Why is the constraint violation proportional to mass?

Discussion in 'Priority support' started by florianw, Jan 27, 2019.

  1. I made a simple experiment in a zero gravity environment :

    By setting the springref of a box, i forced the box into collision with the ground floor (pos="0 0 0").

    I noticed that the lesser i set the mass, the higher the penetration into the ground floor.
    So somehow the hardness of the contact is proportional to the body mass.

    Why is that?

    <body pos="0 0 0">
    <joint type="slide" springref = "-1" stiffness="30"/>
    <geom type="box" pos="0 0 0.05" size="0.05 0.05 0.05" mass="0.01"/>

  2. Emo Todorov

    Emo Todorov Administrator Staff Member

    This is by design. The idea is that if two objects of different mass rest on the floor, we want the penetration to be similar. So contact force has to scale with mass. In the real world this happens because the "floor" gets progressively harder as objects penetrate (due to concrete under carpet, or compression of sand etc). But since non-homogeneous materials are hard to model, we are using mass scaling to approximate the effect. Without such scaling, a contact that appears soft for one objects will be too soft for another object.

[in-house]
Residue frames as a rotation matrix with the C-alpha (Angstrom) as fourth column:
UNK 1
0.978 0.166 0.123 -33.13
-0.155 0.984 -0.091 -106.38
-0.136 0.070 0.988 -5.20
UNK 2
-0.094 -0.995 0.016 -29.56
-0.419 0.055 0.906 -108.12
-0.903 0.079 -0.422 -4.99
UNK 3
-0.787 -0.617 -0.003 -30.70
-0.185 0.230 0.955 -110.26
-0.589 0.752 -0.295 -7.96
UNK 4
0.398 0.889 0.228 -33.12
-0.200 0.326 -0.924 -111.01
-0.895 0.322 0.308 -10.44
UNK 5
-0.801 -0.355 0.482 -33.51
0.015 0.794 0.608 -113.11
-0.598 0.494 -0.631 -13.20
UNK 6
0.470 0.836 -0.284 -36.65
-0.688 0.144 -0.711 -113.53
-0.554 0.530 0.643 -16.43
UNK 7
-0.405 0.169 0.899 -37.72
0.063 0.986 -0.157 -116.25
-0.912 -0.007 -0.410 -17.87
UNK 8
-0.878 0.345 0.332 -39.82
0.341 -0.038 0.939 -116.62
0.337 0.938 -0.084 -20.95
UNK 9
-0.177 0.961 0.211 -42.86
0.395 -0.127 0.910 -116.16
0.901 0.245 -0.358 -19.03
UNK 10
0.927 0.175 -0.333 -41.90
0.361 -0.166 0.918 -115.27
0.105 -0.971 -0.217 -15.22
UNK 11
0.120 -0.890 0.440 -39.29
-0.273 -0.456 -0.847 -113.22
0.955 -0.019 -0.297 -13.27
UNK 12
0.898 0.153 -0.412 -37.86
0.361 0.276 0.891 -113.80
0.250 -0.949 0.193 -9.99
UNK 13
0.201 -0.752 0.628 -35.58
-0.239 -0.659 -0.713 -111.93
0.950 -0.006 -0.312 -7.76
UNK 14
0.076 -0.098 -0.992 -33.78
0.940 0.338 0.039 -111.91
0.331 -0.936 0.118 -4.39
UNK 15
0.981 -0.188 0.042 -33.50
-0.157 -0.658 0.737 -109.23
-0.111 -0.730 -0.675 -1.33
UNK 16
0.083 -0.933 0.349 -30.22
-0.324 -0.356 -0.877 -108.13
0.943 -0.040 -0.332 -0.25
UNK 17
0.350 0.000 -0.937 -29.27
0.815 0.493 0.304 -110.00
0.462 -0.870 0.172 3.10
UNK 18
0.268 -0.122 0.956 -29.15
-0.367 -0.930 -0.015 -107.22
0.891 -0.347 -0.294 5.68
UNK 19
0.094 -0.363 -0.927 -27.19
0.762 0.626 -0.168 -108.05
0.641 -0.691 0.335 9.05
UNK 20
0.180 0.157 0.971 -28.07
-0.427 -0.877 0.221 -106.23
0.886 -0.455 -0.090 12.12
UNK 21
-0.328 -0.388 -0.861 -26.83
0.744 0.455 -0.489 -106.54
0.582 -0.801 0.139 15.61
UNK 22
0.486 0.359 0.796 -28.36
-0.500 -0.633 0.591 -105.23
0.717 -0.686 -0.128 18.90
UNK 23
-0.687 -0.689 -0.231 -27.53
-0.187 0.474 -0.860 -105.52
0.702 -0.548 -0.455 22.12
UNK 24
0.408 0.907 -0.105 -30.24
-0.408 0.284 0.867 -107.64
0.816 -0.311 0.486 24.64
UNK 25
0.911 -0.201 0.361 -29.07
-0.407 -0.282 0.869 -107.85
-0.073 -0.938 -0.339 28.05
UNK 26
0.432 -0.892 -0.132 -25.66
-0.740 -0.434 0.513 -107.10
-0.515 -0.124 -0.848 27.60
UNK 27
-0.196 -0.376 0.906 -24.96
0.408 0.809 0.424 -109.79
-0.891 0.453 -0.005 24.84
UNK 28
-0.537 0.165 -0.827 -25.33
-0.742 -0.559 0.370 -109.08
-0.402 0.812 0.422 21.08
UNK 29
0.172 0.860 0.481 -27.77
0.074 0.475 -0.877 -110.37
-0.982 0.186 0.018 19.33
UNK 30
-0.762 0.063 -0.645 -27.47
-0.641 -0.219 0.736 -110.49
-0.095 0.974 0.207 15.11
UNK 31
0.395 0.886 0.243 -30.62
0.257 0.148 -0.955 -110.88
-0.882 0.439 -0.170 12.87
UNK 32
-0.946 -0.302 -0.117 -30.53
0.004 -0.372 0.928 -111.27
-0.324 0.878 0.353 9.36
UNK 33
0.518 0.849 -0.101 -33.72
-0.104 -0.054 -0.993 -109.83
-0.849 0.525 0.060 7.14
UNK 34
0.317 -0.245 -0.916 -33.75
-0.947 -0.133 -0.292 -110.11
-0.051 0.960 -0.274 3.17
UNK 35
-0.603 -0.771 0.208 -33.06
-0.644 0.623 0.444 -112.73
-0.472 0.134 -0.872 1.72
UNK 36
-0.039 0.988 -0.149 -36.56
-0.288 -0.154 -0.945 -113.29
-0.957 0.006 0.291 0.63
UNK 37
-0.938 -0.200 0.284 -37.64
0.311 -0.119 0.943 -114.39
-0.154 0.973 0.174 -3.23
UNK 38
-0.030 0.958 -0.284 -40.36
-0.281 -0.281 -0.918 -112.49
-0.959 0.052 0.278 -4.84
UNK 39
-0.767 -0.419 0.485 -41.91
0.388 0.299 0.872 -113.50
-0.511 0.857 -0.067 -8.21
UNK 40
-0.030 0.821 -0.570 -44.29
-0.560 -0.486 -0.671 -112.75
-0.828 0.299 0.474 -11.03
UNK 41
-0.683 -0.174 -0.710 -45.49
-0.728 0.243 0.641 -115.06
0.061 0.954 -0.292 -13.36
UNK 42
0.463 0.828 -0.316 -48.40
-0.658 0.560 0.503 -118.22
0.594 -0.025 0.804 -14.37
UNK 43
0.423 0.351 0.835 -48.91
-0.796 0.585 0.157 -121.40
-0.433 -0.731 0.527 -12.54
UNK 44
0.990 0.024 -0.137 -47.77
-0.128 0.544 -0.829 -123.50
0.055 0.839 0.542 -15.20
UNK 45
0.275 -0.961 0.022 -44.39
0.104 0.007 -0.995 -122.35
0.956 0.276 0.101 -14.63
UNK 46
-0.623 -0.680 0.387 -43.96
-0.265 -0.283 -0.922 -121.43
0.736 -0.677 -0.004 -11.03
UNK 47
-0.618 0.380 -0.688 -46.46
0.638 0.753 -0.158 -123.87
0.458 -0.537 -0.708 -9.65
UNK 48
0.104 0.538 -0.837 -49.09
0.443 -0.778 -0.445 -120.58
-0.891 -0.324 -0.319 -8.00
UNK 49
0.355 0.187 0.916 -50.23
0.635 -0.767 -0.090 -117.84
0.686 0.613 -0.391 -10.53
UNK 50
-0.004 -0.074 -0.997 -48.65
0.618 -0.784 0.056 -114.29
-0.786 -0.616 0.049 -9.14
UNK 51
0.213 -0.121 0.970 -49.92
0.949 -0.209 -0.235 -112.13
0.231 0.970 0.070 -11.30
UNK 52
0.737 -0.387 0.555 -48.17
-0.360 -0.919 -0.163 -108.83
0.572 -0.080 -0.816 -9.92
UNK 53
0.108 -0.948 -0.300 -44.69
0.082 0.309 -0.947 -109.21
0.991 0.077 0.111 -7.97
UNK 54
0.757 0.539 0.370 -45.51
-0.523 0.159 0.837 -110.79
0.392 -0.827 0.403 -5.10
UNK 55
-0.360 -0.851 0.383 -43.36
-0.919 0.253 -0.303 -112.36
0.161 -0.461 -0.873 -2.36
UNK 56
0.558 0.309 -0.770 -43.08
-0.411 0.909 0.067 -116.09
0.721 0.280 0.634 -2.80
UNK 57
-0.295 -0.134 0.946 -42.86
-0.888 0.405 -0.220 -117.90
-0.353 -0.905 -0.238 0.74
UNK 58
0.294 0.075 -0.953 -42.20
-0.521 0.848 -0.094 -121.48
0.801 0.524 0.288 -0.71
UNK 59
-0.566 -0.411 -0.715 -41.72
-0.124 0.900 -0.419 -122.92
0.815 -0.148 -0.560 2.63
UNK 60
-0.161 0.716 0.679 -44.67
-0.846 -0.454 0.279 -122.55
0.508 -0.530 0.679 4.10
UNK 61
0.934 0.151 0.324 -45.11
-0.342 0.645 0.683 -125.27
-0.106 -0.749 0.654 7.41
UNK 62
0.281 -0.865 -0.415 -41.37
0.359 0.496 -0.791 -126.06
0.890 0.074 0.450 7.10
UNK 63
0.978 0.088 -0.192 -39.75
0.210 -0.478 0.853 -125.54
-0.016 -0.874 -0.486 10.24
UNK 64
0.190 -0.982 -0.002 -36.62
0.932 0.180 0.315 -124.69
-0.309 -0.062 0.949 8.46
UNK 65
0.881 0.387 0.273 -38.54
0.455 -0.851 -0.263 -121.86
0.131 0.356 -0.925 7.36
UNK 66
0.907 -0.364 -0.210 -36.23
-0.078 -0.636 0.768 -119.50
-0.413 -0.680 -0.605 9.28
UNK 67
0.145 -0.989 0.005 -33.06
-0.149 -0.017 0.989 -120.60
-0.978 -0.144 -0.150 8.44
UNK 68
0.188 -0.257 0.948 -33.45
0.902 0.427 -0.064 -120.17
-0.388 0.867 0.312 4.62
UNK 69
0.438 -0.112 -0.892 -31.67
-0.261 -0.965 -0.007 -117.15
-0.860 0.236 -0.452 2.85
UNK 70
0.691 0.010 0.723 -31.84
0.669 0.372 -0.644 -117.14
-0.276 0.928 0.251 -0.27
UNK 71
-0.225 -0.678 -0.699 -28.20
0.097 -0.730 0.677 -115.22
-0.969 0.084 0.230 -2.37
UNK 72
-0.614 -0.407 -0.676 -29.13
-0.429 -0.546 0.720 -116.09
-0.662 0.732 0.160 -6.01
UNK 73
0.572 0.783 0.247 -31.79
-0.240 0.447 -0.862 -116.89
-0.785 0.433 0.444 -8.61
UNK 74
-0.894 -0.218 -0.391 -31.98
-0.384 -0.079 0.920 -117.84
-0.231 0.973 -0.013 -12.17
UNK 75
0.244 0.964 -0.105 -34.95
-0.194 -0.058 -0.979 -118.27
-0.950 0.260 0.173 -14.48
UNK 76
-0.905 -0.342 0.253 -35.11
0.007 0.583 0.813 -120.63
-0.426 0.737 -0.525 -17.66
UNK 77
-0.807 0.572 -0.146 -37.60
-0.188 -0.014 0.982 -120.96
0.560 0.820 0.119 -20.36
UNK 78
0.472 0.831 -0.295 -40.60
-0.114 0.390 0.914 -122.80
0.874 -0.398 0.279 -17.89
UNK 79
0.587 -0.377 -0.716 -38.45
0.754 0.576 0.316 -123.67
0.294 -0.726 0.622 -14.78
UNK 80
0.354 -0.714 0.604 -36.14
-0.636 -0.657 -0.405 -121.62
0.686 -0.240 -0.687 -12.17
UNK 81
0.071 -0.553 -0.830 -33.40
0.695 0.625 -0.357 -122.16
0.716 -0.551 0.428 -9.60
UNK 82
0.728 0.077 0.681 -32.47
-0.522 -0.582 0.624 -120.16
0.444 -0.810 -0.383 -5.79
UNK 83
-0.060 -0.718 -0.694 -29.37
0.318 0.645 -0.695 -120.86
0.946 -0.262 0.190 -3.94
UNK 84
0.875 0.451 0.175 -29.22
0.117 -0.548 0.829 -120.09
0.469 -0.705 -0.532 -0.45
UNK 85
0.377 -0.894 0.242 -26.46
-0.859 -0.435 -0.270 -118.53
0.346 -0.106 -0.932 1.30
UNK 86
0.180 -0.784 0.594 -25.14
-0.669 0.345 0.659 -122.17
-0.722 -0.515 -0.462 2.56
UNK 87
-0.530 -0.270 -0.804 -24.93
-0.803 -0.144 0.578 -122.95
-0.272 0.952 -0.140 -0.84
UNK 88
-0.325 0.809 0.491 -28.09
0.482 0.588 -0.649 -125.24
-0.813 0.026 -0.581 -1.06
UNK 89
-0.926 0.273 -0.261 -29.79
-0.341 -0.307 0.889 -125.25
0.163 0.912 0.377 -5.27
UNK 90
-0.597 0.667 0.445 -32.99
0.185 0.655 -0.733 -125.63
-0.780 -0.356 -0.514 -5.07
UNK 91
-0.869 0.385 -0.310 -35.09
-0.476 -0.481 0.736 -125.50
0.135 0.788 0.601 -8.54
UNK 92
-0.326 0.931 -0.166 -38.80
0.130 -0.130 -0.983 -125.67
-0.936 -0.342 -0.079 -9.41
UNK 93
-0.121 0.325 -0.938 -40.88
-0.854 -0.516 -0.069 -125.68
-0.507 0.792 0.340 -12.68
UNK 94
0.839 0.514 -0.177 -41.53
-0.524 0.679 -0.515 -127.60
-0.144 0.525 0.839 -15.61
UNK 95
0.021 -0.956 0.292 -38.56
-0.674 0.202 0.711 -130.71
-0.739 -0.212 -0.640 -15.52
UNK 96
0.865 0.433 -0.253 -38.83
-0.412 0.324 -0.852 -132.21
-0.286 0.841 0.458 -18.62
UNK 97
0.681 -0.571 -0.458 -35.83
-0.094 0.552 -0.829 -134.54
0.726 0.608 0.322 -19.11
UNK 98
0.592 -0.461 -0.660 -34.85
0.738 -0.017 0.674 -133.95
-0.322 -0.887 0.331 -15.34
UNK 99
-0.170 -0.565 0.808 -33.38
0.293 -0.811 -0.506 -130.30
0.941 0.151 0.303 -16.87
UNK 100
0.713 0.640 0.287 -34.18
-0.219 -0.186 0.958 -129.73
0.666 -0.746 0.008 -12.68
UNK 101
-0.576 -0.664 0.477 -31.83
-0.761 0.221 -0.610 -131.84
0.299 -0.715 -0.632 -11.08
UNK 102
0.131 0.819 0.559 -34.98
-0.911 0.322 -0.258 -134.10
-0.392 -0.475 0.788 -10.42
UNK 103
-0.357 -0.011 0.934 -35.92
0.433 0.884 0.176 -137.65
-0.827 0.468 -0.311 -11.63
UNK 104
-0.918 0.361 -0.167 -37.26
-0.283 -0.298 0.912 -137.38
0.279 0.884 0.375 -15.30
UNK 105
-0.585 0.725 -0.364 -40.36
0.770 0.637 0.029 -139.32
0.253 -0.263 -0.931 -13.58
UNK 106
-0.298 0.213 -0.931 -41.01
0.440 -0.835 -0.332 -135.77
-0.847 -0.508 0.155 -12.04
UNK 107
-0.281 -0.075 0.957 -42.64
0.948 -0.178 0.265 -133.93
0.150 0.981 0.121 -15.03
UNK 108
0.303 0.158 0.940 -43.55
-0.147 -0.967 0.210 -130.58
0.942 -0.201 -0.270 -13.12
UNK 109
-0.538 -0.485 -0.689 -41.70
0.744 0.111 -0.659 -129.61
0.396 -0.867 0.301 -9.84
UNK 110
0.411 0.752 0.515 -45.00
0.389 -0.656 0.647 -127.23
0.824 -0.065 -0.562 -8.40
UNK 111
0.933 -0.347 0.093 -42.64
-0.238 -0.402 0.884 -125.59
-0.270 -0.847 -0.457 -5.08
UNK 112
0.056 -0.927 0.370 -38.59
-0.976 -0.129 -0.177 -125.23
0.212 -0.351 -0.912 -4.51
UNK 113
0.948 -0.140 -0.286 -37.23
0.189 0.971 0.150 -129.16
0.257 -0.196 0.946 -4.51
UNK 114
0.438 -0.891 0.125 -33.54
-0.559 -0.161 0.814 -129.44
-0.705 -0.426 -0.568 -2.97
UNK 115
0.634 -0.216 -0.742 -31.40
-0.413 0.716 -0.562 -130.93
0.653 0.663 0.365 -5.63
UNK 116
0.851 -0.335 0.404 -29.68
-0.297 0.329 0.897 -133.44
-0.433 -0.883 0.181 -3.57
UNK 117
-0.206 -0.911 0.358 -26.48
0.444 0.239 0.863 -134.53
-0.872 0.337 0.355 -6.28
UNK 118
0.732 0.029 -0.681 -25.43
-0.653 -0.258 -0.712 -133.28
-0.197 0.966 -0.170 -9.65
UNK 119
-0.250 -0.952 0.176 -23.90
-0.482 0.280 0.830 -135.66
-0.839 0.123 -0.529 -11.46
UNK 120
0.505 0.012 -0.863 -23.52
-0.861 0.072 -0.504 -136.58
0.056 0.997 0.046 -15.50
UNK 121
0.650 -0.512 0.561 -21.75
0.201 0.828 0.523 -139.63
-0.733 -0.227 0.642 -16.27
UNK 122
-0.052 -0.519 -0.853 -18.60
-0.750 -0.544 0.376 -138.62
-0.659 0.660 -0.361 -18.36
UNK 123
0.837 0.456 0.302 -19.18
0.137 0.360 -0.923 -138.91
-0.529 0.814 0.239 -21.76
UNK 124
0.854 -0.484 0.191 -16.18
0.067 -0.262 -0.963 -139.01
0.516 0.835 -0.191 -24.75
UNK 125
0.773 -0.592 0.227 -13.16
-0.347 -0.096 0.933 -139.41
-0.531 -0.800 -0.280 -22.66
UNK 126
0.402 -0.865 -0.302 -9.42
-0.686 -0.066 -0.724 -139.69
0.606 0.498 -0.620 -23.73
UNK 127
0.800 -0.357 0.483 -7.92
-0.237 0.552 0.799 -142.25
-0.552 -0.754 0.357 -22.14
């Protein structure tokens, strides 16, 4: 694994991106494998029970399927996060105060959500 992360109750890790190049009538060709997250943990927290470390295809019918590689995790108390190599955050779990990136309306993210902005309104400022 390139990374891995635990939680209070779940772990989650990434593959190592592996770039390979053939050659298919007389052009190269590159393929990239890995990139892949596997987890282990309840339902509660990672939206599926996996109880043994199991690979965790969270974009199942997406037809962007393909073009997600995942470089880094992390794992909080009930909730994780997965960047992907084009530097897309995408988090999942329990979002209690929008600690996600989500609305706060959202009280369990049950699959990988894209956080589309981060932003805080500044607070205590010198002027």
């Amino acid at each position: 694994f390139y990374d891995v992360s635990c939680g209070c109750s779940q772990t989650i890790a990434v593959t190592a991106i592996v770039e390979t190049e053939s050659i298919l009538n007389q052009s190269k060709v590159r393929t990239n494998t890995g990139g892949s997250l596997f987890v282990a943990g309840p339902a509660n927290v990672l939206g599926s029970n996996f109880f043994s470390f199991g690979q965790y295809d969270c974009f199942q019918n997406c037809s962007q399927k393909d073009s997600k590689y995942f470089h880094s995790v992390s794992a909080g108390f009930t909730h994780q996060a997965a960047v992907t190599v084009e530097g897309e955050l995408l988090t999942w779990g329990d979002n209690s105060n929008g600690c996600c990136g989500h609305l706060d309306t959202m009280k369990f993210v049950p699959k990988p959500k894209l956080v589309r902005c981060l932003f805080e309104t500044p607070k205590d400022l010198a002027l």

So if you want to cause penetration by applying external force (or spring force in your case) you have to scale that force with mass.
  3. Very interesting!
    Is that geometry wise or do you take into account the mass due to a chain of bodies as well?
    Like, a heavy horse on lightweight shoes, will it penetrate according to shoe-mass or according to full-horse-mass?
  4. Emo Todorov

    Emo Todorov Administrator Staff Member